More children forced into poverty by Coalition spending cuts

 

Over half a million more children will be forced into poverty by the time of the next election because of the Government’s tax, benefit and spending changes, the Children’s Commissioner for England warns today.

New research for the Commissioner, analysing the effects of Coalition’s policies on young people, found that while families with children make up 32 per cent of working population they will bare over half the costs of the Government’s austerity drive.

As a result around three million children will be living in poverty by 2015 - 600,000 more than in 2010.

The report also concludes that on average, couples with children have experienced the largest losses in cash terms of any type of household.

It added that the poorest 10 per cent of families with children were experiencing average reductions in living standards equivalent to a fall of around 22 per cent in net income, while the richest ten per cent of families with children have seen an equivalent fall in net incomes of only around 7 per cent.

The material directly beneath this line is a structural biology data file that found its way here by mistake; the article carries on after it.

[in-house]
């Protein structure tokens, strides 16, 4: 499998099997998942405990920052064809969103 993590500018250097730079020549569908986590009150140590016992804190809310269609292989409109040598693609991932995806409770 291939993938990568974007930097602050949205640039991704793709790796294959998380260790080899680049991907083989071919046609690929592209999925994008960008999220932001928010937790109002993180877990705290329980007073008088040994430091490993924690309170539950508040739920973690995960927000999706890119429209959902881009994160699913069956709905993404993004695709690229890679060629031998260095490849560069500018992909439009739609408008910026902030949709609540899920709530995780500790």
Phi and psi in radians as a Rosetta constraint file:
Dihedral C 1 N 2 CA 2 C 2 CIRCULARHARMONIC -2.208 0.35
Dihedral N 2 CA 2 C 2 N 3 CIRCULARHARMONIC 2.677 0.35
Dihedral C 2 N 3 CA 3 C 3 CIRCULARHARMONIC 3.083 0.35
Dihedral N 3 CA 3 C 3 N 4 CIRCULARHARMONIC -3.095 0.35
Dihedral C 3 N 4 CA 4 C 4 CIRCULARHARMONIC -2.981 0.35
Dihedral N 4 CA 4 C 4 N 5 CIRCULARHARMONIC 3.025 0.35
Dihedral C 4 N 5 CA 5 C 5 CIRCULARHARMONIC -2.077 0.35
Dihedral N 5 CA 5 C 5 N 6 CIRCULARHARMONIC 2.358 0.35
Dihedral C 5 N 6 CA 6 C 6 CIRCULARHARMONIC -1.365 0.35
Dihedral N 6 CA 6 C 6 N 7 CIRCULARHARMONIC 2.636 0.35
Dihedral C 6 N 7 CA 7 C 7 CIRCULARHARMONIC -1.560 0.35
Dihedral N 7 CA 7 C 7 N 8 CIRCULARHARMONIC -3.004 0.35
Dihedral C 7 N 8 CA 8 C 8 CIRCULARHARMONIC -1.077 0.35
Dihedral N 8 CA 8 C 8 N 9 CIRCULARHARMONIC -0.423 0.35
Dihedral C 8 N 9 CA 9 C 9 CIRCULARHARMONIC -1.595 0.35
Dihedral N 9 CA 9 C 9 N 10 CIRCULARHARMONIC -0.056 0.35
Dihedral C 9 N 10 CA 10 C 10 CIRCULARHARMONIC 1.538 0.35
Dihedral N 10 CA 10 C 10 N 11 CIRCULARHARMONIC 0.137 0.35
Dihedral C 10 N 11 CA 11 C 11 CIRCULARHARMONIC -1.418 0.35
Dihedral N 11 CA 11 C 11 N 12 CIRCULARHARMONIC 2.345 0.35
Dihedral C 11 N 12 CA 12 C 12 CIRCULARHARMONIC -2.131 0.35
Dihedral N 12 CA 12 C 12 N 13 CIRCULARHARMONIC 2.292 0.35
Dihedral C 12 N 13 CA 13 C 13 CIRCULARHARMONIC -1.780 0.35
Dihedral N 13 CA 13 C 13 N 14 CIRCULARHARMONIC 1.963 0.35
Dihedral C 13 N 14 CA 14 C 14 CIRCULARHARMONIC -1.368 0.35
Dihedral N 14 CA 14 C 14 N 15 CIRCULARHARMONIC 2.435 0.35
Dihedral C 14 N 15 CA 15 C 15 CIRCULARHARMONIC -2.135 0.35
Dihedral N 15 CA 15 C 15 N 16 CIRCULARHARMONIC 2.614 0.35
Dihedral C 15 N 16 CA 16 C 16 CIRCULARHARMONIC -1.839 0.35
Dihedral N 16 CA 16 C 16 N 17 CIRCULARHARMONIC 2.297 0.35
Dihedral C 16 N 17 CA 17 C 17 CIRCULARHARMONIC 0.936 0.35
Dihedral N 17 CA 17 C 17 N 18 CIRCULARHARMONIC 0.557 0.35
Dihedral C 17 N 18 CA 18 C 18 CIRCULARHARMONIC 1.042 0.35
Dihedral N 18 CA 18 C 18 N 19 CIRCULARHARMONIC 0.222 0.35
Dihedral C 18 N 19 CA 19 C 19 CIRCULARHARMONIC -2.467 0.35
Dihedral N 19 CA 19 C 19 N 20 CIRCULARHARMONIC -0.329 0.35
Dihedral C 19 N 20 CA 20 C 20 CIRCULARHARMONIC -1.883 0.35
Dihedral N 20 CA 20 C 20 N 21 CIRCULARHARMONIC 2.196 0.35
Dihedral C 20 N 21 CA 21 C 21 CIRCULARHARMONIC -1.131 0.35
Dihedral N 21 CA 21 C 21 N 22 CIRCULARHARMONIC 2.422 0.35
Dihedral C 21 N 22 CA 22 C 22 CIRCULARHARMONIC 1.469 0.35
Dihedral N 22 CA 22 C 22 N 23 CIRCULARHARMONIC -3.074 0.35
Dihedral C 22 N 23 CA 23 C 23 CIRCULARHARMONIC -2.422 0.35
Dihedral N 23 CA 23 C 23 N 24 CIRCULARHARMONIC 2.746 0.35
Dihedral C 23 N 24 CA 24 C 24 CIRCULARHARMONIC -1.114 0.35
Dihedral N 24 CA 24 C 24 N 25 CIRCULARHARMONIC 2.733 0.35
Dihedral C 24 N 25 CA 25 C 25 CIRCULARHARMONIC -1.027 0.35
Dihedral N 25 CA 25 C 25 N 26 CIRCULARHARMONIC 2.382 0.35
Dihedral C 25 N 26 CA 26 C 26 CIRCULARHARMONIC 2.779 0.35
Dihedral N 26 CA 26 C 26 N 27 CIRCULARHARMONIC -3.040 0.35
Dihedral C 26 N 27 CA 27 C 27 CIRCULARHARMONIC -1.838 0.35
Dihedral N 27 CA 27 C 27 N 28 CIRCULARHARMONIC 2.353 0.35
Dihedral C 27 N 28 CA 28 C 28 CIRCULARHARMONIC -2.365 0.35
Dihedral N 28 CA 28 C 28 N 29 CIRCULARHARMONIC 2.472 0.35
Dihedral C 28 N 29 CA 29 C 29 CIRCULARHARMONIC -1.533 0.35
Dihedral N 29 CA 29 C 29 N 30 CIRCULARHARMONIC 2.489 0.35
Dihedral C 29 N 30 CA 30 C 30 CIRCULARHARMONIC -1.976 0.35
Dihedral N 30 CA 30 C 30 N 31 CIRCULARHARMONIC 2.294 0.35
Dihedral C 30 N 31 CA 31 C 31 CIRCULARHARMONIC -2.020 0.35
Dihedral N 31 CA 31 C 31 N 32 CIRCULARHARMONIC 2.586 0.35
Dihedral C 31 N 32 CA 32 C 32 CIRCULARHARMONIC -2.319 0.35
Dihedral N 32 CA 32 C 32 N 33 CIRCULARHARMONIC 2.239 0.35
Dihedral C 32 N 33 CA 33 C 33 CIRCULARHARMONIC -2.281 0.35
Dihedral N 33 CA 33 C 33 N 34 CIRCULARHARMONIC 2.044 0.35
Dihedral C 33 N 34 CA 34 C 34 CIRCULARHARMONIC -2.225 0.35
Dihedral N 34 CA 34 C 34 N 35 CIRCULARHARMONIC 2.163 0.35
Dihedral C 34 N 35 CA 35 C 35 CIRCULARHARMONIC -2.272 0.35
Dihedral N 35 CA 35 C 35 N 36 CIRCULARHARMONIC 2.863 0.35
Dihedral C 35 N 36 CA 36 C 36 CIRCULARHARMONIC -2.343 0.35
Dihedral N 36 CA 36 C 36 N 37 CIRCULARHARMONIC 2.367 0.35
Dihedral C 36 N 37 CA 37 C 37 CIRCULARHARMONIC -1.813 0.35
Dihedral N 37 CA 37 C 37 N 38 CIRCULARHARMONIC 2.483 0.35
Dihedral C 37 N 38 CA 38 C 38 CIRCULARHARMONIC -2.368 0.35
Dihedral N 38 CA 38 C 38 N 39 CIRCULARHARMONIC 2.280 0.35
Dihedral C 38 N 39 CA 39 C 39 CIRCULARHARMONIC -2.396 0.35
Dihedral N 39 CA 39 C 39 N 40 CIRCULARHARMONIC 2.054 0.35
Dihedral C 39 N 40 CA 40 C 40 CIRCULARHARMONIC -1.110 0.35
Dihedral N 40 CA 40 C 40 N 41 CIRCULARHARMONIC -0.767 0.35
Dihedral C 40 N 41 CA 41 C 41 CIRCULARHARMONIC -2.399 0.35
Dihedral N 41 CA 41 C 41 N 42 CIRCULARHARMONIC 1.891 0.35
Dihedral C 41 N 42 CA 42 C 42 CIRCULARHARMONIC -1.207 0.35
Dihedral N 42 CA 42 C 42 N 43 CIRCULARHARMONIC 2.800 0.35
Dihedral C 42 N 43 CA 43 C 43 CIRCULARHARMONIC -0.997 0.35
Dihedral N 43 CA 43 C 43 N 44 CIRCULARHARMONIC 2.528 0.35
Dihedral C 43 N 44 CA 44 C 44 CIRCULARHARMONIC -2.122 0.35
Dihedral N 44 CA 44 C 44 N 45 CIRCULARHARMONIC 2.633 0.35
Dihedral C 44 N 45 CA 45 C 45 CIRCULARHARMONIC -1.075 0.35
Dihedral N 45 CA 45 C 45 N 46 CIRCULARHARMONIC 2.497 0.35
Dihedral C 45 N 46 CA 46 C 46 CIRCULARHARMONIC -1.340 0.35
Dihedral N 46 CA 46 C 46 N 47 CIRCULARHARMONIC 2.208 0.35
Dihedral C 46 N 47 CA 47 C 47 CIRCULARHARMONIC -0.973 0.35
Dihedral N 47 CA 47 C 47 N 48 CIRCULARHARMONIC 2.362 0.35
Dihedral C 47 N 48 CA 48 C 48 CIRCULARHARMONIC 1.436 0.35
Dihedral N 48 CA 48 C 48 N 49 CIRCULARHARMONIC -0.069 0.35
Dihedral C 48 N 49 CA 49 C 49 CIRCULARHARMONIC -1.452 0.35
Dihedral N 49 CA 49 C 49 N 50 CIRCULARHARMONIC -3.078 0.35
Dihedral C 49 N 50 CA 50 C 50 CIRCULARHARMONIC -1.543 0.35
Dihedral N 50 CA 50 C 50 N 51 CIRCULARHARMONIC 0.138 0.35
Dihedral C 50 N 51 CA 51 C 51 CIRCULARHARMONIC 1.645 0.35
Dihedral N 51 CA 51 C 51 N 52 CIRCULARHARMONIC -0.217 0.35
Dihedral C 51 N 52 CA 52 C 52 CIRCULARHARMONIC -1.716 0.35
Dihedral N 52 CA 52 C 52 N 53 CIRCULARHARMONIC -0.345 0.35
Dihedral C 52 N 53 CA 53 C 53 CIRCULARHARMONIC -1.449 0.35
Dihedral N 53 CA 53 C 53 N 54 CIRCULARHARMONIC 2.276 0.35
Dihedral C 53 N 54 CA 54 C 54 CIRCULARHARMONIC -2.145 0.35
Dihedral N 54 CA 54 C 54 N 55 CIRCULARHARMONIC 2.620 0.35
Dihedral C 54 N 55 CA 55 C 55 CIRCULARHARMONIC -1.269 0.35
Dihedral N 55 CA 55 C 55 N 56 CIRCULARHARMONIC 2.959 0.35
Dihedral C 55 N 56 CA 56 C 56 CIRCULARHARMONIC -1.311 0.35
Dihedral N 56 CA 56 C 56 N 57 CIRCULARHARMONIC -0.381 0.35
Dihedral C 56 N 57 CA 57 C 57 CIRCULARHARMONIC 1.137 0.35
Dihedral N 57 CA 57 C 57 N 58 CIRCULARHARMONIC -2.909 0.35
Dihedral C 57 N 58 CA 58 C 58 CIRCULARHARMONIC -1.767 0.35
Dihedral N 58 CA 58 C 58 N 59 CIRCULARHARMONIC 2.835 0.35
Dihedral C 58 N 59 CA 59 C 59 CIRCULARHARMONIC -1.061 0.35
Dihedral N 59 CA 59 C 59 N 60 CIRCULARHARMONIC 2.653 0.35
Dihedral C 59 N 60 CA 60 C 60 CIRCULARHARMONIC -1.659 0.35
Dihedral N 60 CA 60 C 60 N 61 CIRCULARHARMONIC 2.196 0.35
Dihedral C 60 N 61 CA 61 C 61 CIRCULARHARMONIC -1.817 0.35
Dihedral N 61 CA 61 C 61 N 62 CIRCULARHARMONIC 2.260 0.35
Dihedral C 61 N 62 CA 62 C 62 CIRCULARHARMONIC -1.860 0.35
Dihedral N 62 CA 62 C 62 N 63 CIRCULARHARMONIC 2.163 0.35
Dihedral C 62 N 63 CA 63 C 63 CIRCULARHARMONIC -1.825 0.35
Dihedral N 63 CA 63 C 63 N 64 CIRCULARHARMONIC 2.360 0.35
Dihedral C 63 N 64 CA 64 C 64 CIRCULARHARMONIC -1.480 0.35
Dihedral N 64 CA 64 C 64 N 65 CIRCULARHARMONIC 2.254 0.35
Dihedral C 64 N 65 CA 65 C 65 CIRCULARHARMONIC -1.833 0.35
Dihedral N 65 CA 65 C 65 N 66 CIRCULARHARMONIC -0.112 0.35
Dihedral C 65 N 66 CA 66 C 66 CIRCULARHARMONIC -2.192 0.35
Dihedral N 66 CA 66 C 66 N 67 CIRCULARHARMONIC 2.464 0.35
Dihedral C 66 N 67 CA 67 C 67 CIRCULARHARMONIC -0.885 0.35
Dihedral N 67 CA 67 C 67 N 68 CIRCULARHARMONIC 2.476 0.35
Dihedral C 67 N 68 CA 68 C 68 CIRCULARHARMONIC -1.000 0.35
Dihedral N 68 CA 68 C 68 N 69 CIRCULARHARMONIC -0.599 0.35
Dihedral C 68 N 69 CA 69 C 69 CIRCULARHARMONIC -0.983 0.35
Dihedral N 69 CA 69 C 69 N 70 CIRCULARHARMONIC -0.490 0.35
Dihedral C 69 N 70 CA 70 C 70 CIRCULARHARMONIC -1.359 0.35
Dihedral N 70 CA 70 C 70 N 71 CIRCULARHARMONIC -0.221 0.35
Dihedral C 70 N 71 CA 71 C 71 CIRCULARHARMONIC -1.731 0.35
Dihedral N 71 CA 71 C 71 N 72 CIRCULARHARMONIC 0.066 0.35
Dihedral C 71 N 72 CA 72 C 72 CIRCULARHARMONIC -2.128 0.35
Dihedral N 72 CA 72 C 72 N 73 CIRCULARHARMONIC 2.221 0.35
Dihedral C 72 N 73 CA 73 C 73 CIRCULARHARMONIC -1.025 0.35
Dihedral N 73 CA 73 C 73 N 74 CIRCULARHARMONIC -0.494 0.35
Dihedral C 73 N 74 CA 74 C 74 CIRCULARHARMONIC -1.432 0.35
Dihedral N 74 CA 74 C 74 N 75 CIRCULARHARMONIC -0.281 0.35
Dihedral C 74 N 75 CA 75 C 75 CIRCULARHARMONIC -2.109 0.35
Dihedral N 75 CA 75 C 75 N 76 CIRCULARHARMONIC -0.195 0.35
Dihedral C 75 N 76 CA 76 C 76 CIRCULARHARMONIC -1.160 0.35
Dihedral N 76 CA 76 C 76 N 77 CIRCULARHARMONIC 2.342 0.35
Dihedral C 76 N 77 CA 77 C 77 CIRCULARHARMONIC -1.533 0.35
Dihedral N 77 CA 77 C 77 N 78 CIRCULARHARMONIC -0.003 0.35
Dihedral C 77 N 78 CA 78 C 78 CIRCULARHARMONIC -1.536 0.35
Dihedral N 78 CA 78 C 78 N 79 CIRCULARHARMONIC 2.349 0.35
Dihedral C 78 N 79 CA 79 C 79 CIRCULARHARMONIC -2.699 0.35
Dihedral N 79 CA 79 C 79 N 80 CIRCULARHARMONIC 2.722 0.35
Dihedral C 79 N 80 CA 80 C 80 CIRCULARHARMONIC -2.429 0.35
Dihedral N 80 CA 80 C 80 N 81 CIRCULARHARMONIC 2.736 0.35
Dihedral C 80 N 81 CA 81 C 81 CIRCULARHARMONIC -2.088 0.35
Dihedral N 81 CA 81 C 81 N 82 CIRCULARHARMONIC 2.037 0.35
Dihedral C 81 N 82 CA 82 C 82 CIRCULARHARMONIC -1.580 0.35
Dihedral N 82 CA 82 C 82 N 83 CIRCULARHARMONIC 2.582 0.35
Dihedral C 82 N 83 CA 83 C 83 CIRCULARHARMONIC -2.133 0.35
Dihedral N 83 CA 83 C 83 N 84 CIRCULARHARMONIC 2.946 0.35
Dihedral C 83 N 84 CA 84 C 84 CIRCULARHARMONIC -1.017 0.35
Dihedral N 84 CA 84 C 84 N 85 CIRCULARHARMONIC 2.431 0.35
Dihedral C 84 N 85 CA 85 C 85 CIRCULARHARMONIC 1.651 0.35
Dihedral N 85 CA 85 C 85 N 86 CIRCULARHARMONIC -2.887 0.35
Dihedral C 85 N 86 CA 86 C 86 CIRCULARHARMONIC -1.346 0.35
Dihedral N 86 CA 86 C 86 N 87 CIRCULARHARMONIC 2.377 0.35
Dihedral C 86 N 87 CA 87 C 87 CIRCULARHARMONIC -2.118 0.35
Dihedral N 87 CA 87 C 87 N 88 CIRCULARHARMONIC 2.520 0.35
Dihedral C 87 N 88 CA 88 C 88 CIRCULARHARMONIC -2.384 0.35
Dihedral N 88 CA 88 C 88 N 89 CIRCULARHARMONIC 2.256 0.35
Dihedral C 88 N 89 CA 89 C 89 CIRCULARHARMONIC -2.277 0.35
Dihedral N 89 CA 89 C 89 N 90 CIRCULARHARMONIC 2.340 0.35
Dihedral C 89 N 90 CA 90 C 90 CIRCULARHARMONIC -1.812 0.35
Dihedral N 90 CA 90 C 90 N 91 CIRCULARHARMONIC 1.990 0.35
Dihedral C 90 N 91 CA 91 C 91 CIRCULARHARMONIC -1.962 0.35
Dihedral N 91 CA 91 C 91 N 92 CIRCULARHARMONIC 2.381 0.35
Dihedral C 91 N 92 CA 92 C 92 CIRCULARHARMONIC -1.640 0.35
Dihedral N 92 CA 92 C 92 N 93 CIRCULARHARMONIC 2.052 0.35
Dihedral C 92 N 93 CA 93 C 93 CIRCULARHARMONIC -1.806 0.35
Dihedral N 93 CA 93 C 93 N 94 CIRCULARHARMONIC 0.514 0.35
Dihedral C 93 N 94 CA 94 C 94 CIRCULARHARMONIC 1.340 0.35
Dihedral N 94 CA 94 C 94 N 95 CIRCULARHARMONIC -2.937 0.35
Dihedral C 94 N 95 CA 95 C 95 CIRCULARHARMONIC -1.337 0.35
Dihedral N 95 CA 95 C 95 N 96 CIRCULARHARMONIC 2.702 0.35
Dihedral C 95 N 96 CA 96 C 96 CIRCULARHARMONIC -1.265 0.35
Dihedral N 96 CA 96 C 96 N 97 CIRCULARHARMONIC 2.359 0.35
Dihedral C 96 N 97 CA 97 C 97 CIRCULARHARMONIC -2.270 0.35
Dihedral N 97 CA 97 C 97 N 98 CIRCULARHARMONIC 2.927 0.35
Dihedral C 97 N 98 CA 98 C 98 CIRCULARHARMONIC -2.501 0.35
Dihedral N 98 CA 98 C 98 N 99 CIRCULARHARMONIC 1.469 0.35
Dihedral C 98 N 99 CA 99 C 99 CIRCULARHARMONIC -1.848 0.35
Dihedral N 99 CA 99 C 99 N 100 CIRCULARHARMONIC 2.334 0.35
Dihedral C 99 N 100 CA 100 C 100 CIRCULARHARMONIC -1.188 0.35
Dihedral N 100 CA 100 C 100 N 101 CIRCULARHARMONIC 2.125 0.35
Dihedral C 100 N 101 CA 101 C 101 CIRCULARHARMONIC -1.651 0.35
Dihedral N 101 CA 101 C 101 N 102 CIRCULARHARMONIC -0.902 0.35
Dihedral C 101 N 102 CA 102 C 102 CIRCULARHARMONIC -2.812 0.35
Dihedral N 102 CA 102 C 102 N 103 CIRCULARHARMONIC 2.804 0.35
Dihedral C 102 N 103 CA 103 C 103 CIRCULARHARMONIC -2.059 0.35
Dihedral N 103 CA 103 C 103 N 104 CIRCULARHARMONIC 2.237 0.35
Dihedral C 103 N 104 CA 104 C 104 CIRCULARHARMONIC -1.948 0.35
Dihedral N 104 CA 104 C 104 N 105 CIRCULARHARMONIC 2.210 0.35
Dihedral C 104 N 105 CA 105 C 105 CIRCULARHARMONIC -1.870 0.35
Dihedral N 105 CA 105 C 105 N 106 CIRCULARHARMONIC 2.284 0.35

The Children's Commissioner for England was established under The Children Act 2004 to be the independent voice of children and young people.

Its current incumbent Maggie Atkinson said her reports findings made “uncomfortable reading”.

“We commissioned a team of experts to analyse the impact of benefit changes and fiscal measures in accordance with my statutory remit to promote and protect children’s rights,” she said.

“The result is the most comprehensive and accurate analysis we have to date on what exactly is happening to the poorest and some of the most vulnerable members of society. 

“It makes uncomfortable reading: they are getting progressively worse off and more children are entering poverty.  Ultimately, that means more children going without the basics because their parents and carers cannot afford them.”

The report concludes that the introduction of Universal Credit will go some way to offsetting the negative effects of fiscal measures and benefit reforms for some families, but will not cancel all the losses that families have experienced since 2010.

Ross Hendry, Director of Policy and Participation, in the Commissioner’s Office called on the Treasury to review the impacts of future measure on children.

“Children should not be asked to carry a disproportionate share of austerity measures,” he said.

“It is critical that provision is made now for the poorest children and young people so they have the same opportunities as others.”

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